Durian and Gordon’s 2011 NWAV 40 Presentation Now Available

Here is a posting for the final of the NWAV 40 presentation slide shows that we will be posted to the site. This one is the overview presentation by Durian and Gordon for the whole “New Ways of Analyzing Vowel Shifts” double panel. Sticking with the theme, the presentation itself actually introduces some new material presenting new ways of looking at vowel shifts, rather than simply being an overview per se.

This show presents what we believe to be the first reference to “Third Dialect Shift” as a proper term for defining the vowel shift found in recent studies in Canada, the US Midland, and the US West, where LOT backs (and variably raises), TRAP backs, and DRESS also backs. The backing of LOT is often accompanied by merger with THOUGHT, but not always. This term for the Shift also appears in written form outside of this presentation in Durian’s forthcoming dissertation “A New Perspective on Vowel Variation throughout the 20th Century in Columbus, OH,” to be made available in December, 2012.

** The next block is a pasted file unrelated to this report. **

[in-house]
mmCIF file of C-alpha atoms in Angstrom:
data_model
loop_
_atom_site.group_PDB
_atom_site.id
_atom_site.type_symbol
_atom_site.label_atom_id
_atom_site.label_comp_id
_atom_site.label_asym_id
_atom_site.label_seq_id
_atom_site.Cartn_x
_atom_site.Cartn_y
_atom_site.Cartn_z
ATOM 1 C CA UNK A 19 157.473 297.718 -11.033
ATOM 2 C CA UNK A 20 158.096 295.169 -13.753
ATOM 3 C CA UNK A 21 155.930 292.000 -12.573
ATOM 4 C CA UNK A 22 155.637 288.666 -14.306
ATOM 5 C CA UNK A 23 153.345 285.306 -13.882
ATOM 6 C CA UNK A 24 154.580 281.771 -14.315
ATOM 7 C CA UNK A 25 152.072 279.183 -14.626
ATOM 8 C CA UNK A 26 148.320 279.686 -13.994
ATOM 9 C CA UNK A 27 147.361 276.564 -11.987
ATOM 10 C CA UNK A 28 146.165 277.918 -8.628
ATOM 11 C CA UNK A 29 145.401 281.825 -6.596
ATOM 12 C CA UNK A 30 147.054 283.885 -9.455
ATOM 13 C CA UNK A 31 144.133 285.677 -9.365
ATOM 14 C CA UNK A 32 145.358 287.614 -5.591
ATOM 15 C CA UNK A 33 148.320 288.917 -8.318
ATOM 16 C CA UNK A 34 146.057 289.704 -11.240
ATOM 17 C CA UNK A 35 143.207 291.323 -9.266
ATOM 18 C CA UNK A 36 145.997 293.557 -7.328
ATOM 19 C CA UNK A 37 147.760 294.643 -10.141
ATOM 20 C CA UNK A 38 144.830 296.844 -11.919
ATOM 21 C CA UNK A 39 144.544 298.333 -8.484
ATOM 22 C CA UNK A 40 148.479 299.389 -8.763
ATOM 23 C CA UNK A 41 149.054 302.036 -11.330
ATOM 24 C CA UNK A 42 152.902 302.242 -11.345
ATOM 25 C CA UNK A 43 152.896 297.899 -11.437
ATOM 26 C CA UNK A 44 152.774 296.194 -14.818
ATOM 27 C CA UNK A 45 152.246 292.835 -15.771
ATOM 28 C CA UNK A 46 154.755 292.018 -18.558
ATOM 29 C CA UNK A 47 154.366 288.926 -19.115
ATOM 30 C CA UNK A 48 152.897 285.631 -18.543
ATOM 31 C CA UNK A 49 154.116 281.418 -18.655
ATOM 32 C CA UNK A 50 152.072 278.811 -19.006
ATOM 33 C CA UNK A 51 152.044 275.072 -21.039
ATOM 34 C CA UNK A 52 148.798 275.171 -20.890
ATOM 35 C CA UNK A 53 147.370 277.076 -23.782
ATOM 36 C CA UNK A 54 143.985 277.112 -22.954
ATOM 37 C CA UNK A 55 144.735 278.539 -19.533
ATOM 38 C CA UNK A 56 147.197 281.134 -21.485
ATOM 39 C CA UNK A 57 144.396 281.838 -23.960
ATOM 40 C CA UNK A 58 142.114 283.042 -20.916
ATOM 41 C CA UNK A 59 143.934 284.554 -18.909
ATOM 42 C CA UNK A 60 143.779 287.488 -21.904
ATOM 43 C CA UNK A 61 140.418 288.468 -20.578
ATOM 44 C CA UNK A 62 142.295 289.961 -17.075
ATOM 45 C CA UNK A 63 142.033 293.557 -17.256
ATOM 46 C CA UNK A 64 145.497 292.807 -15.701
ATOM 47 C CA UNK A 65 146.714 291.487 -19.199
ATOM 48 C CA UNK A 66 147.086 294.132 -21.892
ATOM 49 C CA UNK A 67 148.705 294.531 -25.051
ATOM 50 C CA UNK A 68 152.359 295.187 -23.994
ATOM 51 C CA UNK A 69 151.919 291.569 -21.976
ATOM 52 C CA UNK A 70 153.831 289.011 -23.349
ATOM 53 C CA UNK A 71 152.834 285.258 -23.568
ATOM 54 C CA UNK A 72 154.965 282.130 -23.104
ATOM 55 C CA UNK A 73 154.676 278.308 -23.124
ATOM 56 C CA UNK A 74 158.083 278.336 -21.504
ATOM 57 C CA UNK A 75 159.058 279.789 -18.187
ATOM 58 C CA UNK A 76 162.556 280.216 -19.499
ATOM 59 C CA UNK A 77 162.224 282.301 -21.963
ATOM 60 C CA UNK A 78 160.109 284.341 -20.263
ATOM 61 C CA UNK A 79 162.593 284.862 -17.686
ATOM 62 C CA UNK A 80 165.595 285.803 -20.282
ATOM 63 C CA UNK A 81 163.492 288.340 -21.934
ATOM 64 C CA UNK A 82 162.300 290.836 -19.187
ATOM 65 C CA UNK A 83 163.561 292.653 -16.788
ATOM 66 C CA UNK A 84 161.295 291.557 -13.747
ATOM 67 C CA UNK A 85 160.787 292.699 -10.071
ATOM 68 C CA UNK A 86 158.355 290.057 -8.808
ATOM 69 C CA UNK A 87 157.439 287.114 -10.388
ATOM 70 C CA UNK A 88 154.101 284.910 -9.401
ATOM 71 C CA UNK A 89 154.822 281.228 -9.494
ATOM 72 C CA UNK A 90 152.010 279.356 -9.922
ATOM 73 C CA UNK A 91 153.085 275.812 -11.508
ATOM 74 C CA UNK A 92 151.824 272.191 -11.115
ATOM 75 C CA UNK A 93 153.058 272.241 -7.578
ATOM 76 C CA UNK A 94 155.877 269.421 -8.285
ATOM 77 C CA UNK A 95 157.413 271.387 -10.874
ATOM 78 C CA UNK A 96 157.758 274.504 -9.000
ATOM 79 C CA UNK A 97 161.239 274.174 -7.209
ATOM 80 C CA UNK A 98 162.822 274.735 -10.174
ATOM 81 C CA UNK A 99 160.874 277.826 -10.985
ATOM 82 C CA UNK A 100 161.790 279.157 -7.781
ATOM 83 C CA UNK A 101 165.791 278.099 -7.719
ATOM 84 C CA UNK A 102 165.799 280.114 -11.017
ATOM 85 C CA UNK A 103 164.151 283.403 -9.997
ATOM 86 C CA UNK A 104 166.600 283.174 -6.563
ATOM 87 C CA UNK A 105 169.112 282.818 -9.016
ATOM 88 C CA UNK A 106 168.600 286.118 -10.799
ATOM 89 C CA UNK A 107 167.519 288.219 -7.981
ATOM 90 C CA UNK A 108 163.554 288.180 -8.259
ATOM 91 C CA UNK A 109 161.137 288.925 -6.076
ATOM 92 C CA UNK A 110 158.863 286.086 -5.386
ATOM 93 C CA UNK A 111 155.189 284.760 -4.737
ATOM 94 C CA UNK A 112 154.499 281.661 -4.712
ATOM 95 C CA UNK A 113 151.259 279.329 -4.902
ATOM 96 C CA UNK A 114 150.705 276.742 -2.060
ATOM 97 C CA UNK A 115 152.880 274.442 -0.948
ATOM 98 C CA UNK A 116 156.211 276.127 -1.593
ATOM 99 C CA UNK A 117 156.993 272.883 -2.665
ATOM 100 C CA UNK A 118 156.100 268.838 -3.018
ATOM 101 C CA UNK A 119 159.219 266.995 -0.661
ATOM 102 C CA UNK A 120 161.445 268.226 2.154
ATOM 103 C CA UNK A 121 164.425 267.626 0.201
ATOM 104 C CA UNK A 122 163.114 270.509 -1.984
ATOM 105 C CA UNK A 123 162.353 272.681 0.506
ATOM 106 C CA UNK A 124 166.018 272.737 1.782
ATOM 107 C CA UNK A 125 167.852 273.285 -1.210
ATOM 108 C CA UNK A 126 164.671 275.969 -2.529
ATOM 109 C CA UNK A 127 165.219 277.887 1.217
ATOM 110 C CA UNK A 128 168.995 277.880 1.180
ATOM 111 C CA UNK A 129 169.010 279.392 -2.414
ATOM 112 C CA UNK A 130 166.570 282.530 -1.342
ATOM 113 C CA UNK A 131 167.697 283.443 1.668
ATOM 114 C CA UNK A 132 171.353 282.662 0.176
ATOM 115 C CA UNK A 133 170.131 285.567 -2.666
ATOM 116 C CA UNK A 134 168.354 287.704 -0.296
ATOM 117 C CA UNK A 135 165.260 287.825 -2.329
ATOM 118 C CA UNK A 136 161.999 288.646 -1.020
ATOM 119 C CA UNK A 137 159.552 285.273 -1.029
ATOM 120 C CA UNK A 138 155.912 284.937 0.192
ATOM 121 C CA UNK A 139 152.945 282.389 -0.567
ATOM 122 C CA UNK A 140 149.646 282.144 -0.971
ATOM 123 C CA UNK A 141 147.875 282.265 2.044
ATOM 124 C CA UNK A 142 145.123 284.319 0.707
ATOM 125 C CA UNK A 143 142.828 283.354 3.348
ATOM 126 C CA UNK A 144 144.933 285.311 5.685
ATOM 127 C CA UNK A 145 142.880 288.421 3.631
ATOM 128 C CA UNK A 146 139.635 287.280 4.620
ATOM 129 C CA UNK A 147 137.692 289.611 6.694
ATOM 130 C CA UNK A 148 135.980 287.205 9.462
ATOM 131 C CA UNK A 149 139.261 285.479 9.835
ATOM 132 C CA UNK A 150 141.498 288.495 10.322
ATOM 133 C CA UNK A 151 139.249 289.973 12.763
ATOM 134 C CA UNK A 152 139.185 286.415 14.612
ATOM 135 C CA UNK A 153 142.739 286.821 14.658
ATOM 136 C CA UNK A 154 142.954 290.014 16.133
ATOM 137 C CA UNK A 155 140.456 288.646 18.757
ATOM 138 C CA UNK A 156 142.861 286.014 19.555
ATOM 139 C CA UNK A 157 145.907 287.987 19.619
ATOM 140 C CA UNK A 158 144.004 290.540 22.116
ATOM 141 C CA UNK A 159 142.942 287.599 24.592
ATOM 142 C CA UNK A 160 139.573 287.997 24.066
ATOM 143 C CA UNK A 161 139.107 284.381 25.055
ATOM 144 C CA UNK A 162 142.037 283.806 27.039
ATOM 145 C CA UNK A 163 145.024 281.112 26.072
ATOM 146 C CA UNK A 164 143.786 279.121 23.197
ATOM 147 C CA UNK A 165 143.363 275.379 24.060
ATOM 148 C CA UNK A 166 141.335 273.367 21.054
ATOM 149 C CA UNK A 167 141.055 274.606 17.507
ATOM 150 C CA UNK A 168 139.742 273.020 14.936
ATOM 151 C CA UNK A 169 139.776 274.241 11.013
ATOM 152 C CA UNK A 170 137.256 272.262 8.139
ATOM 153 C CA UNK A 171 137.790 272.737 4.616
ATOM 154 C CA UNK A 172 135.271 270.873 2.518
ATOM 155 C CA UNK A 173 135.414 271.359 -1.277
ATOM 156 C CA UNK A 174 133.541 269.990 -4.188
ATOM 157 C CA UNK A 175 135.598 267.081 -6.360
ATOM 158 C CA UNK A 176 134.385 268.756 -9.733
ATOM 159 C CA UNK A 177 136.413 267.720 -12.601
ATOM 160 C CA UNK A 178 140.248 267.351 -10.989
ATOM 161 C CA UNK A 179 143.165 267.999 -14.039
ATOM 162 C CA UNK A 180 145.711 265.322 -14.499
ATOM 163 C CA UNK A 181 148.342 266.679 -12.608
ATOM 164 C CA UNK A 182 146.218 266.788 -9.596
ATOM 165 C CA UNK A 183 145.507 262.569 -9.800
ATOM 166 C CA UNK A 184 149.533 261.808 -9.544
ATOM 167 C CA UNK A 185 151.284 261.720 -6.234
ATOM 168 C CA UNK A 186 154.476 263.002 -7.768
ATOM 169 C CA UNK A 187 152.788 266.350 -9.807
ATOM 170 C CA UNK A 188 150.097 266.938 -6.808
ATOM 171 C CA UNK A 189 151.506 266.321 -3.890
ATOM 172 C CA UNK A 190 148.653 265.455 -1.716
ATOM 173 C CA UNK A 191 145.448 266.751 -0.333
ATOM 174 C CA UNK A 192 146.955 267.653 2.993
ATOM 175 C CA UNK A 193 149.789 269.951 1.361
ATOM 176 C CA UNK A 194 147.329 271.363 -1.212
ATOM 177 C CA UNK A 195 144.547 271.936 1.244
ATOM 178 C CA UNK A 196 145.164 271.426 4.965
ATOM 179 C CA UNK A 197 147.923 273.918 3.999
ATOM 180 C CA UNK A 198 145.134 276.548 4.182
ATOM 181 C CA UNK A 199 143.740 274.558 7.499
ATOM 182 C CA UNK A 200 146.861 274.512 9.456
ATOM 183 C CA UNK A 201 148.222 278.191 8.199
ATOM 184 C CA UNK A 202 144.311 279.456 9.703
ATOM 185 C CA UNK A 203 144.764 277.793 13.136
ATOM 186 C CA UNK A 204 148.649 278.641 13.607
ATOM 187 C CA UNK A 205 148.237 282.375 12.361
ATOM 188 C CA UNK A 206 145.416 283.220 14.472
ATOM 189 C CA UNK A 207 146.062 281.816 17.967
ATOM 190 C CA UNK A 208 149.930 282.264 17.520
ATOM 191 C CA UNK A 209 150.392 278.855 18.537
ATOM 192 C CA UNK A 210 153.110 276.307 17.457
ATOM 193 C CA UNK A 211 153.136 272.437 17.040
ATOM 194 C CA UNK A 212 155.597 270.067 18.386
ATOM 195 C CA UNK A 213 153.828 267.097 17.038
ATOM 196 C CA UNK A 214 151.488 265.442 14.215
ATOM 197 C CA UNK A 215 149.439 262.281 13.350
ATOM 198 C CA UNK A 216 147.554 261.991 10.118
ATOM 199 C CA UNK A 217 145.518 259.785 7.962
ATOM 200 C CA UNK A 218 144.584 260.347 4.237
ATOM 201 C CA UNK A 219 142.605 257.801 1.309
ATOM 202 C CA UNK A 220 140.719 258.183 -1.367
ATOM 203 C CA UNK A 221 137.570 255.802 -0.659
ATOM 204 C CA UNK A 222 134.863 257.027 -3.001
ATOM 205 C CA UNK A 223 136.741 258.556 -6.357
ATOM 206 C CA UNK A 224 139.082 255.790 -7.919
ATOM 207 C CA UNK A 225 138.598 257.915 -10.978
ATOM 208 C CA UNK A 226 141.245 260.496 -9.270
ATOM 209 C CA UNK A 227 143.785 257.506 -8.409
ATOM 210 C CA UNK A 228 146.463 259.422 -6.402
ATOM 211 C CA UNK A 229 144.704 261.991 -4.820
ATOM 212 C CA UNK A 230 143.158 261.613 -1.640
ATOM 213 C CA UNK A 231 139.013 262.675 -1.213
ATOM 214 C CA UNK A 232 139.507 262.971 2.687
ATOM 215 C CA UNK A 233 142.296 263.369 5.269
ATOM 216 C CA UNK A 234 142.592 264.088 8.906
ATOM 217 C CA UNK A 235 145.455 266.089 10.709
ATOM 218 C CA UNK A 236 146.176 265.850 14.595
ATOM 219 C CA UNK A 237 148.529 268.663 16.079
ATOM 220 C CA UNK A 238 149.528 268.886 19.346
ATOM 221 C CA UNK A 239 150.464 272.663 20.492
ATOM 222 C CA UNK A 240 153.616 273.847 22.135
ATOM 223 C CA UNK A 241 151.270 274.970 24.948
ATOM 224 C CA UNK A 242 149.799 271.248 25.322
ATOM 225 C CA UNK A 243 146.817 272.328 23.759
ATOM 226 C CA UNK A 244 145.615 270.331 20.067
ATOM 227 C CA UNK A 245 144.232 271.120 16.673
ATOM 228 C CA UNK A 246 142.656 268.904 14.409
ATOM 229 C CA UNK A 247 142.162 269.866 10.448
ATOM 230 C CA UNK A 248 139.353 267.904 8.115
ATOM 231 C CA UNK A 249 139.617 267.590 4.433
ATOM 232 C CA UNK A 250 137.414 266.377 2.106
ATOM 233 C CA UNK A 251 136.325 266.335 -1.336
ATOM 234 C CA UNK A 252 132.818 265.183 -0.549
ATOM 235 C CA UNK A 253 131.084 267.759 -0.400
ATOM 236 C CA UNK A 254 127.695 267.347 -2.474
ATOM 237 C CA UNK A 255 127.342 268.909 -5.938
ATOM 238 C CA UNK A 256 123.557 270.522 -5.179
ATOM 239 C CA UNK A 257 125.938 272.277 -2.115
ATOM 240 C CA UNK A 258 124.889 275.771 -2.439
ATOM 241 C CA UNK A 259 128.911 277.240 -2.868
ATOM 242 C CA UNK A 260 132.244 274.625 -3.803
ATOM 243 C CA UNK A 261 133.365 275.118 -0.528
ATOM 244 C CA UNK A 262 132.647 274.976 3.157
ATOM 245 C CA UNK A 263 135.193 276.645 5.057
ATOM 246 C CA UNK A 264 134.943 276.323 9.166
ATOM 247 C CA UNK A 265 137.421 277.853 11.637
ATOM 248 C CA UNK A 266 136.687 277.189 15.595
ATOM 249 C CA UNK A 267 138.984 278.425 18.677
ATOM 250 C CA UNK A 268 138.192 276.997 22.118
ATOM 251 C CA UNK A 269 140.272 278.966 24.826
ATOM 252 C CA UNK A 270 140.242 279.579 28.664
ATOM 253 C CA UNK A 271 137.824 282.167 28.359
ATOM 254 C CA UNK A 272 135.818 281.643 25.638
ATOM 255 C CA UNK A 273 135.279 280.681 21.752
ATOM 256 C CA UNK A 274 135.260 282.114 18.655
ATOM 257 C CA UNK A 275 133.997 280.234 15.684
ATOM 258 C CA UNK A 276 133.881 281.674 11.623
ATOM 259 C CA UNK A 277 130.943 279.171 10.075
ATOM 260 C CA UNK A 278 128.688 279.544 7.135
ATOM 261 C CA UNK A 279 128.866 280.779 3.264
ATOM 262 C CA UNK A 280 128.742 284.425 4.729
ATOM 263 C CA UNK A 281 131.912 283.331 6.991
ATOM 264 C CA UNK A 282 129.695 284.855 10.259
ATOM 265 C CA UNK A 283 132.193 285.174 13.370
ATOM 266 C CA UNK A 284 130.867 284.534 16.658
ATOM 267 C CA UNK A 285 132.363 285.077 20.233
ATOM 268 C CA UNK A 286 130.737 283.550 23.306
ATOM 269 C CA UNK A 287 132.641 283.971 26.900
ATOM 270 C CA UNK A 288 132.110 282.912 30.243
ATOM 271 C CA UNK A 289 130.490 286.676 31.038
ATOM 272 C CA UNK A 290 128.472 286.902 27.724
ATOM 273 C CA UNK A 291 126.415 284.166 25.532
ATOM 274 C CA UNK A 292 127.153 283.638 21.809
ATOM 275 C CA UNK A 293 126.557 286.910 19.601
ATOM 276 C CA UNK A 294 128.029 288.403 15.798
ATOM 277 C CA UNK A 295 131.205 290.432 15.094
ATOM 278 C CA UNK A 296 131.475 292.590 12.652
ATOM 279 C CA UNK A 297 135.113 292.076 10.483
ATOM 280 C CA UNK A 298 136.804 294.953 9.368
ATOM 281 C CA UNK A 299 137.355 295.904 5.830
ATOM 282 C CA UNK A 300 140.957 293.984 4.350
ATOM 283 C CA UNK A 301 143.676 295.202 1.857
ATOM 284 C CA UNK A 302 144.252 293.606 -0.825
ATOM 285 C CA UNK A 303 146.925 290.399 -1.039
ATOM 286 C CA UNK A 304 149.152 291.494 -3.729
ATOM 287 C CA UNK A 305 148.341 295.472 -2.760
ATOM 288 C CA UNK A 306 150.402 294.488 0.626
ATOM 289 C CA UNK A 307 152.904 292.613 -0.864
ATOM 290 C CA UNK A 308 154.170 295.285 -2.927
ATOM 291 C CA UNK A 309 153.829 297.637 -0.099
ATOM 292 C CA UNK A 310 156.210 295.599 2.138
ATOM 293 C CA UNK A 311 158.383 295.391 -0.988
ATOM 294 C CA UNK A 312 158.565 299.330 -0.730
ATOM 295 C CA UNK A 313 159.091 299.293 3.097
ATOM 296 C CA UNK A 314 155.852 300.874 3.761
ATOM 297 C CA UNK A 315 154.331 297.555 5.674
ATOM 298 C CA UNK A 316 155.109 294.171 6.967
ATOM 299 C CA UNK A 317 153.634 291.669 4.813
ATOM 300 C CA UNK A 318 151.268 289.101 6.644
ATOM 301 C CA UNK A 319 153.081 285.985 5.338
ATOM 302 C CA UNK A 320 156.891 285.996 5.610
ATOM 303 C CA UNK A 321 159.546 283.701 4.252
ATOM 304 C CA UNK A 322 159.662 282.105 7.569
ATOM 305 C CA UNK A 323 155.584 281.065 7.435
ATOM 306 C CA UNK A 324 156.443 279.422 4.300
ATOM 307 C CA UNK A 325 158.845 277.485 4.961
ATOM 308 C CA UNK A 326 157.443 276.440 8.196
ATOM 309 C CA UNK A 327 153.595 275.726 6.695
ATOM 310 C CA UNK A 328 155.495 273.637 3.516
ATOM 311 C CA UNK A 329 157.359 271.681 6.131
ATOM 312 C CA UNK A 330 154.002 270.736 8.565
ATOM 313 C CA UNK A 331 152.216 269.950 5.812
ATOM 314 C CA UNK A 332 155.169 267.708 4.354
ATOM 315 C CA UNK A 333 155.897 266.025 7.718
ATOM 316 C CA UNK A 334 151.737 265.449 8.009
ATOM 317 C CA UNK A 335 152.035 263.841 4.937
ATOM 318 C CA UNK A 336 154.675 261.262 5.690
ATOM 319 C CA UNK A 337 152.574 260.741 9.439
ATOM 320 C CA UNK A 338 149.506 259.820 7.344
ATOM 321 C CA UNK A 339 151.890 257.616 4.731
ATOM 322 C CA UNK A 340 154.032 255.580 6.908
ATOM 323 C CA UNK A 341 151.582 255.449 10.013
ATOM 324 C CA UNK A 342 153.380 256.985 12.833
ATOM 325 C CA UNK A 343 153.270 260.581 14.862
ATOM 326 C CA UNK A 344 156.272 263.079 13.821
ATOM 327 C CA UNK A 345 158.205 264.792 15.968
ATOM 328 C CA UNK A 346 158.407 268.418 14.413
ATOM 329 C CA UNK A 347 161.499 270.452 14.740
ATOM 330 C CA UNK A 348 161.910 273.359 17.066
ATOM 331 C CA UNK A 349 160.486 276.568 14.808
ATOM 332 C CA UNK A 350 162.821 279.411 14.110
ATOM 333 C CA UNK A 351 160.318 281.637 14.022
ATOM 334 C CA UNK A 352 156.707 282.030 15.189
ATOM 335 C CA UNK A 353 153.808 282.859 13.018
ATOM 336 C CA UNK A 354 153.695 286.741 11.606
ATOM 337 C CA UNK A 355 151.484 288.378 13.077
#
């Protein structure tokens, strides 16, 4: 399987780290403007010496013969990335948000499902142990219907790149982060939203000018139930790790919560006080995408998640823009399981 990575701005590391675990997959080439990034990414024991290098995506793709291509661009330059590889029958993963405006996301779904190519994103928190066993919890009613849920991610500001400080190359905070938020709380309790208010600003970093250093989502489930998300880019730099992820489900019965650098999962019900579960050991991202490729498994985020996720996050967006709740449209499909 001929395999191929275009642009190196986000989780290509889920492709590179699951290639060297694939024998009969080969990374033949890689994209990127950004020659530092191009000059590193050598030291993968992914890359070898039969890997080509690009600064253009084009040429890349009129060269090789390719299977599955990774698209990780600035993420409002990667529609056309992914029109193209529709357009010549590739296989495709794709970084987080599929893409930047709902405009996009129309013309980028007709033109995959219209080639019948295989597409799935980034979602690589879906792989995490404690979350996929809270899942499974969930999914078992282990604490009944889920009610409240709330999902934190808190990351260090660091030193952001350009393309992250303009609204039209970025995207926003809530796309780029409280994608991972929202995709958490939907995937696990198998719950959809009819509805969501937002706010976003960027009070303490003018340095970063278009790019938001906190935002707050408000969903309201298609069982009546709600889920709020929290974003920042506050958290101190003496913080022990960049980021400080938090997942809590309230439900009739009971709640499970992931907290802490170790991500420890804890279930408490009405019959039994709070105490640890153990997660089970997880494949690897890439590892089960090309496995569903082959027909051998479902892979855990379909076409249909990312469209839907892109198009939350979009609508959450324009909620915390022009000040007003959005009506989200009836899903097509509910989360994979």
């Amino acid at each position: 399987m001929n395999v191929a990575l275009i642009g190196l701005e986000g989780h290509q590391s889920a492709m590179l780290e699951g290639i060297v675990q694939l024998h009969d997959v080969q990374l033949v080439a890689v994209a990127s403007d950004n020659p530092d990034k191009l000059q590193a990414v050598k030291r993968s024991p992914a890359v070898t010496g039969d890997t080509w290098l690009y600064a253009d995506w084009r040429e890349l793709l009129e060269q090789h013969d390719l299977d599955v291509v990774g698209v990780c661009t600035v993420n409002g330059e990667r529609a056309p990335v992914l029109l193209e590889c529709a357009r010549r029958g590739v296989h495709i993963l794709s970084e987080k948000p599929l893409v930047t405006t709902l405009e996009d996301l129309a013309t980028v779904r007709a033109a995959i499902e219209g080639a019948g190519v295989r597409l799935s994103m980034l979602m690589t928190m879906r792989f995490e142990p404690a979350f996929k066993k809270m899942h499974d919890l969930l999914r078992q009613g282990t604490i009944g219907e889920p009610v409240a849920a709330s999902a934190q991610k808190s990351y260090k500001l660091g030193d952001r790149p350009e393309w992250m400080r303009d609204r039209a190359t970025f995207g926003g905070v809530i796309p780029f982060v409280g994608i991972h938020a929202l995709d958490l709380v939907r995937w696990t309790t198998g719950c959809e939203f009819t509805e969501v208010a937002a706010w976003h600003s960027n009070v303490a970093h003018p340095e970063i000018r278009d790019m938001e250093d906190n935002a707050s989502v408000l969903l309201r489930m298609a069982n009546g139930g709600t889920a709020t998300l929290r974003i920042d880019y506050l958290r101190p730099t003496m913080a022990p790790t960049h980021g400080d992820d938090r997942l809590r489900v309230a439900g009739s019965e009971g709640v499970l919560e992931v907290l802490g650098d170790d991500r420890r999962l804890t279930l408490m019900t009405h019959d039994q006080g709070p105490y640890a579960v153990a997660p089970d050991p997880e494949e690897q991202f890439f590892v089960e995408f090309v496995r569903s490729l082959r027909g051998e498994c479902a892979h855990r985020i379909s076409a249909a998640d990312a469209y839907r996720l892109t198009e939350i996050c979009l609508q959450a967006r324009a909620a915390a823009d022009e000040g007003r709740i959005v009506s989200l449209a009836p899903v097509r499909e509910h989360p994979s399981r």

The slide show can be found here–http://www.ling.osu.edu/~ddurian/NWAV40/Durian_Gordon_NWAV40.pdf

Toward a Unified Theory of Chain Shifting (Aaron Dinkin, 2011)

Here is a link to a third paper from the “New Perspectives on Vowel Shifting” panel at NWAV 40. This time, it is a paper by Aaron Dinkin of Swathmore entitled “Toward a Unified Theory of Chain Shifting.” This link provides a .pdf of Dinkin’s slide show.

The abstract for the paper is presented below:

The ontological status of the chain shift as a linguistic phenomenon has been a subject of
some dispute. Is “chain shift” merely a label assigned in retrospect to a collection of
sound changes that happen to have co-occurred in a superficially structured seeming way,
as argued by Stockwell & Minkova (1988)? Or is the chain a unitary process which